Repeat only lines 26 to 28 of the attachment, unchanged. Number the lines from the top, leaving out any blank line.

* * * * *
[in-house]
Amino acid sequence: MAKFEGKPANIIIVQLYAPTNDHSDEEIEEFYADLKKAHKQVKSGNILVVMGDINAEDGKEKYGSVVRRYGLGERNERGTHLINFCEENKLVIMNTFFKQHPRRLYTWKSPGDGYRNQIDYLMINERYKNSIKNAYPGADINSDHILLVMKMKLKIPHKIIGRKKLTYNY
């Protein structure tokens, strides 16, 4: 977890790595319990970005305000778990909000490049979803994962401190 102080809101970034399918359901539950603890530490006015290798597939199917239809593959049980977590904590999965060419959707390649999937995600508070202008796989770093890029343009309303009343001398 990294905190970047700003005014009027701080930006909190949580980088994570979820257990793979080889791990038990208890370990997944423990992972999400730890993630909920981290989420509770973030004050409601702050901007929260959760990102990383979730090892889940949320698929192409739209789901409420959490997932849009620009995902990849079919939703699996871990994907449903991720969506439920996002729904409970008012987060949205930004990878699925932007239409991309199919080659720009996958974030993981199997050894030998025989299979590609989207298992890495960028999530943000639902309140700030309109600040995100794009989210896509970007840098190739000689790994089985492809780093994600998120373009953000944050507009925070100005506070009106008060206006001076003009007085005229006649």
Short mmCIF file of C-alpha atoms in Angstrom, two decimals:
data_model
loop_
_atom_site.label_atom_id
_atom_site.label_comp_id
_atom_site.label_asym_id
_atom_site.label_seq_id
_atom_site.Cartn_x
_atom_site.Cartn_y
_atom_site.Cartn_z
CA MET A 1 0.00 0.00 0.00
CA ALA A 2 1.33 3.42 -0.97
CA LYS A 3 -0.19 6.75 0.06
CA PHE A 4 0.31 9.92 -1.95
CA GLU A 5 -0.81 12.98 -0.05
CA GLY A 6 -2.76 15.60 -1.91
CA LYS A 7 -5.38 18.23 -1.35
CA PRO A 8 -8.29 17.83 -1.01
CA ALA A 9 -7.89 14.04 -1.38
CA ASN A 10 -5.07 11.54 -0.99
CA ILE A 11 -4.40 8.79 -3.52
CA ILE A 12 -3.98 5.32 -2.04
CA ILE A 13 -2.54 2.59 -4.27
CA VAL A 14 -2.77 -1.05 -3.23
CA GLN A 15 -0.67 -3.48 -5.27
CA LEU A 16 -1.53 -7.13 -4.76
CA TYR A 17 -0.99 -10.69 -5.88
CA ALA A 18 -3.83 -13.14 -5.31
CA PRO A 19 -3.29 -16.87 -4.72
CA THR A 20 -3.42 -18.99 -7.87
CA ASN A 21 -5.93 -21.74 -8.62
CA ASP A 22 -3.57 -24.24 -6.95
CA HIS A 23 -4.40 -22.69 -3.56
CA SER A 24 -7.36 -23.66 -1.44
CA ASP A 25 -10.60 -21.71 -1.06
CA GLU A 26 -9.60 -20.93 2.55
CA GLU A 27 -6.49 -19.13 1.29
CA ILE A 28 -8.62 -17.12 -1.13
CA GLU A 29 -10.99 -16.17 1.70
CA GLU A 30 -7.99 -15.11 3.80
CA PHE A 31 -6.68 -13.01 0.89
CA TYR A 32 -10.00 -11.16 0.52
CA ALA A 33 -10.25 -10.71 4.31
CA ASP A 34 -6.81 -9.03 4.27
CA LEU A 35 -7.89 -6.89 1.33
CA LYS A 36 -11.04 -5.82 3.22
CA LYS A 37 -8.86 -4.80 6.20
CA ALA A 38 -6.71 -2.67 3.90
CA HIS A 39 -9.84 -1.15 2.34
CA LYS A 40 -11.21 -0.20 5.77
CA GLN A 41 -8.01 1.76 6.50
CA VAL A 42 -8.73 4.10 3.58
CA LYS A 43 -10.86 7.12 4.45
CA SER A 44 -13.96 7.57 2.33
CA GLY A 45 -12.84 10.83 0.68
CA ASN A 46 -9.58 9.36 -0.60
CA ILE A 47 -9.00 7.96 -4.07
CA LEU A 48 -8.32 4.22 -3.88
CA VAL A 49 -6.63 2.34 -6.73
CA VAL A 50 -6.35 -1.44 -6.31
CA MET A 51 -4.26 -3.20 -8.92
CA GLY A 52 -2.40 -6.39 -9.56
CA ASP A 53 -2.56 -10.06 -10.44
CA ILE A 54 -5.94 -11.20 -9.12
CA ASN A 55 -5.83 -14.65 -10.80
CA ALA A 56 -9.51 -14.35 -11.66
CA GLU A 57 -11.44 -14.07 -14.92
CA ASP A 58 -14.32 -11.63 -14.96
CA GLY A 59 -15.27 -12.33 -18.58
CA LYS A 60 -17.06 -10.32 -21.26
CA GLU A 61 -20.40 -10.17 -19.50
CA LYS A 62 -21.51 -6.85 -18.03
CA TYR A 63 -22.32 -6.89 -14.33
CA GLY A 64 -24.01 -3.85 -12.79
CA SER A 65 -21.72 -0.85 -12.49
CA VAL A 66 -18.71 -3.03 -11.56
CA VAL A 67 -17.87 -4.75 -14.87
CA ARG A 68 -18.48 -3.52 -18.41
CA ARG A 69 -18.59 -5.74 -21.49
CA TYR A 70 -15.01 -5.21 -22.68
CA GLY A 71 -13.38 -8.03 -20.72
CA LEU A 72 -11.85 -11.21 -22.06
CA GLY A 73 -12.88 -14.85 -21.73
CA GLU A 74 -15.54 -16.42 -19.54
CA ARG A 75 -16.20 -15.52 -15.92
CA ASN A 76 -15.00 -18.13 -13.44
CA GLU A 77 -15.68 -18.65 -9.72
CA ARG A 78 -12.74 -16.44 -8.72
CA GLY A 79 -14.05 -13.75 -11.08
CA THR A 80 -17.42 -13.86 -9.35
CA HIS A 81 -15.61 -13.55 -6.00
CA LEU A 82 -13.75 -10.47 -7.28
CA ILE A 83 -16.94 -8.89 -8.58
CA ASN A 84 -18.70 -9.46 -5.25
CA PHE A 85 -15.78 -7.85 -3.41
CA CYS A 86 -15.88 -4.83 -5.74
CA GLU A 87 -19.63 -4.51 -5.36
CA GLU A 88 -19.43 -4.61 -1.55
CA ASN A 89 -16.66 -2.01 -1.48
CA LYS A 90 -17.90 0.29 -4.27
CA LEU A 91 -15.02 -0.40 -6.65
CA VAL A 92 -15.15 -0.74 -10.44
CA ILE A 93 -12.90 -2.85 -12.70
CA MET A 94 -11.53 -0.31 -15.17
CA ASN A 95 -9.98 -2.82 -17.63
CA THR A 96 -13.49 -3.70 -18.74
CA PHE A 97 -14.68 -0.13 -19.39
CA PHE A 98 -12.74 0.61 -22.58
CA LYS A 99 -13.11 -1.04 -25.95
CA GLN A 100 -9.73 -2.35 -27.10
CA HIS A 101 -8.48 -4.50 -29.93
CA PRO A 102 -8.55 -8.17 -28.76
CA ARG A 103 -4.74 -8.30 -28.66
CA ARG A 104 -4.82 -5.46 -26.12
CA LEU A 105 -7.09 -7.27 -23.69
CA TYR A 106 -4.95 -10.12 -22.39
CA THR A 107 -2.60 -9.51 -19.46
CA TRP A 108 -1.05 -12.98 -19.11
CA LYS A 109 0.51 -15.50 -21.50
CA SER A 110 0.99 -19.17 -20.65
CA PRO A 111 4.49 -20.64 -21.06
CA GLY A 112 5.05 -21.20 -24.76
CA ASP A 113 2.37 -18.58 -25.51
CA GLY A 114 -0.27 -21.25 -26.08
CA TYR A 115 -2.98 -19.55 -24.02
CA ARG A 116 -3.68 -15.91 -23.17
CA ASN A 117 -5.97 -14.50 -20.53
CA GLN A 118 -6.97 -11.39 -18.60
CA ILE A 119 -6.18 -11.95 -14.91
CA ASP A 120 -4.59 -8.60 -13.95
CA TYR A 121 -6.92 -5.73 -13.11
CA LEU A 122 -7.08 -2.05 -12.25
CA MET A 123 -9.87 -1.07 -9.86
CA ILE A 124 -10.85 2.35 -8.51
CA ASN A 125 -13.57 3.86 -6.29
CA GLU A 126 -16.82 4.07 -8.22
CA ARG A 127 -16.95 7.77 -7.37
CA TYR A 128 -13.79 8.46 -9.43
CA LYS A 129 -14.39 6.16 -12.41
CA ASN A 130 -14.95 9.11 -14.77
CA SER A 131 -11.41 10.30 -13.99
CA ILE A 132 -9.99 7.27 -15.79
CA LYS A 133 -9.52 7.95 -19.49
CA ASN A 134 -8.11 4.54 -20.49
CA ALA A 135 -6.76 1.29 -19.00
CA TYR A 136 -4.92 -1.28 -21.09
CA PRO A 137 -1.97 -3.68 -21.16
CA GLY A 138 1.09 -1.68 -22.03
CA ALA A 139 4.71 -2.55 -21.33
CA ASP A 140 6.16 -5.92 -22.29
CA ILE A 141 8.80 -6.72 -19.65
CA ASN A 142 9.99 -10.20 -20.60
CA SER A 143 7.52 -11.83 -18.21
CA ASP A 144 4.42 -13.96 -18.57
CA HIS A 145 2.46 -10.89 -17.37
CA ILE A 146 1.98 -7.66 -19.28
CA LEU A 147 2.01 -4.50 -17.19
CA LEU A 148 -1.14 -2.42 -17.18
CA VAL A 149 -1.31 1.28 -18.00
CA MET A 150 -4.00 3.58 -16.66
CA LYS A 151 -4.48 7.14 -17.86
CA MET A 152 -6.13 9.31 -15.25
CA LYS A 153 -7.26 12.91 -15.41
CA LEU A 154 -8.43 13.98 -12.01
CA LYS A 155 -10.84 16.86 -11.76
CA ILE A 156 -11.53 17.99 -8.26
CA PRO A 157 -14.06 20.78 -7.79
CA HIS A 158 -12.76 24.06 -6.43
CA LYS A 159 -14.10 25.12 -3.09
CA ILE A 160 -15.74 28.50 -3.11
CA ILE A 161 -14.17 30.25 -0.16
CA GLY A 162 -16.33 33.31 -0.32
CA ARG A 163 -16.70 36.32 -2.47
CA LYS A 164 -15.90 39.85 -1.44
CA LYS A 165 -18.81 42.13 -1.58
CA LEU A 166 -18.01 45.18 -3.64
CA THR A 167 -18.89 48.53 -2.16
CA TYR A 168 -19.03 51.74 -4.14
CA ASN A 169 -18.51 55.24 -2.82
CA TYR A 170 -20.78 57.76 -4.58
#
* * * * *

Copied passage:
CA ILE A 13 -2.54 2.59 -4.27
CA VAL A 14 -2.77 -1.05 -3.23
CA GLN A 15 -0.67 -3.48 -5.27